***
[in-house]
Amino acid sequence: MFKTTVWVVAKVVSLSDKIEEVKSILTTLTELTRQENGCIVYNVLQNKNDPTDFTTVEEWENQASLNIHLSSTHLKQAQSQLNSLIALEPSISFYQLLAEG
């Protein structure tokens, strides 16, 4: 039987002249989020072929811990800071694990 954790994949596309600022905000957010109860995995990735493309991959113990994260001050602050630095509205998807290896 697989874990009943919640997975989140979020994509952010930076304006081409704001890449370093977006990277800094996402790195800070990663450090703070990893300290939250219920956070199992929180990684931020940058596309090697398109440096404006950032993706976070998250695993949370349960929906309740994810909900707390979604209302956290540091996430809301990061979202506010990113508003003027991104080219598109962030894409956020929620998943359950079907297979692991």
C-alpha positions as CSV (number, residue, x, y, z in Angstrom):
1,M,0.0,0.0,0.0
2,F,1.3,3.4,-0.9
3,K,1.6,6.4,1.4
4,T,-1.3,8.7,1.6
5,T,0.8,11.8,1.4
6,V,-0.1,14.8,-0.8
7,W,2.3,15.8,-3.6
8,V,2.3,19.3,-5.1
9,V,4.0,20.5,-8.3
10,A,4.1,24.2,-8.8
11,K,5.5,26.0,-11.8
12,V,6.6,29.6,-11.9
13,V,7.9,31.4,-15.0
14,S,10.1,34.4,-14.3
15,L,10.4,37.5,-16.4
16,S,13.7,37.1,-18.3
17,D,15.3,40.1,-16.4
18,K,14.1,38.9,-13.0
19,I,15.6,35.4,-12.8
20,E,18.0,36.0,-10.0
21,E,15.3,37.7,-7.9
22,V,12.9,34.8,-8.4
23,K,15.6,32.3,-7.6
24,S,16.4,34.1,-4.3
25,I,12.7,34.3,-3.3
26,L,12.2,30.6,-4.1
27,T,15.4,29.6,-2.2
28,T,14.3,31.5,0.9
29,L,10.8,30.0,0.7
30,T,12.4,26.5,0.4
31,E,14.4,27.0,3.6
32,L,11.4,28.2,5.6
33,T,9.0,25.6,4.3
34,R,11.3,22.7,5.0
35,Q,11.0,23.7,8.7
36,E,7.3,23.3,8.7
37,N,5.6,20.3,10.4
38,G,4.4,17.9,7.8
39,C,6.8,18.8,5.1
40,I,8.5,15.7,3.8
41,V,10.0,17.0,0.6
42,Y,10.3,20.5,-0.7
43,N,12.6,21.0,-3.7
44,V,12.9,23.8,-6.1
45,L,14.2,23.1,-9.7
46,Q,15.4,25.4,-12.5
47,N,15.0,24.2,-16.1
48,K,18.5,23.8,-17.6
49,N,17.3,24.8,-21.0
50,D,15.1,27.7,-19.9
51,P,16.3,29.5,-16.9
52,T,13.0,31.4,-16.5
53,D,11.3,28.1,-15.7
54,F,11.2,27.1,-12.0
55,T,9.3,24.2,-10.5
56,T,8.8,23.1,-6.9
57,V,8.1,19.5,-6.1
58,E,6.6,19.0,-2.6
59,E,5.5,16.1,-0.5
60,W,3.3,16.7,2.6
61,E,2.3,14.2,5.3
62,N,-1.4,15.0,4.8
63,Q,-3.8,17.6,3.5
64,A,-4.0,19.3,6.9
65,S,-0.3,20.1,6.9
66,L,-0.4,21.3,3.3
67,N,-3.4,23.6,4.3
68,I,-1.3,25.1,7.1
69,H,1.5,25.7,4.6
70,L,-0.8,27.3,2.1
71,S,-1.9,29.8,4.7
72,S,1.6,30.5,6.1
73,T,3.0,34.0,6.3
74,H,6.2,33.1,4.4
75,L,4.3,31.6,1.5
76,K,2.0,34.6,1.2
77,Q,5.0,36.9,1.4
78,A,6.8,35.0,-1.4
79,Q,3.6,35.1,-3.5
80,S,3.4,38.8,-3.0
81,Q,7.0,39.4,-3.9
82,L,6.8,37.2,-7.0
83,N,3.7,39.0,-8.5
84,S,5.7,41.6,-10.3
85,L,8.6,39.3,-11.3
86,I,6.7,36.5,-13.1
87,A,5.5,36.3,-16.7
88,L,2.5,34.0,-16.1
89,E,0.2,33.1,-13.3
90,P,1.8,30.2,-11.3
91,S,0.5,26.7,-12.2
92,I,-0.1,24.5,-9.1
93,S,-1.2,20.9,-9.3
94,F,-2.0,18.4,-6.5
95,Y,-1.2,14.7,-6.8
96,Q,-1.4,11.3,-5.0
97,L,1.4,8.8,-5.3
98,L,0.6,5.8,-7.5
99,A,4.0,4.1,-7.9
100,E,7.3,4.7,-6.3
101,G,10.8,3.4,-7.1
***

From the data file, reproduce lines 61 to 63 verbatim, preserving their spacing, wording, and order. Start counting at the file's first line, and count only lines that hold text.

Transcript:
57,V,8.1,19.5,-6.1
58,E,6.6,19.0,-2.6
59,E,5.5,16.1,-0.5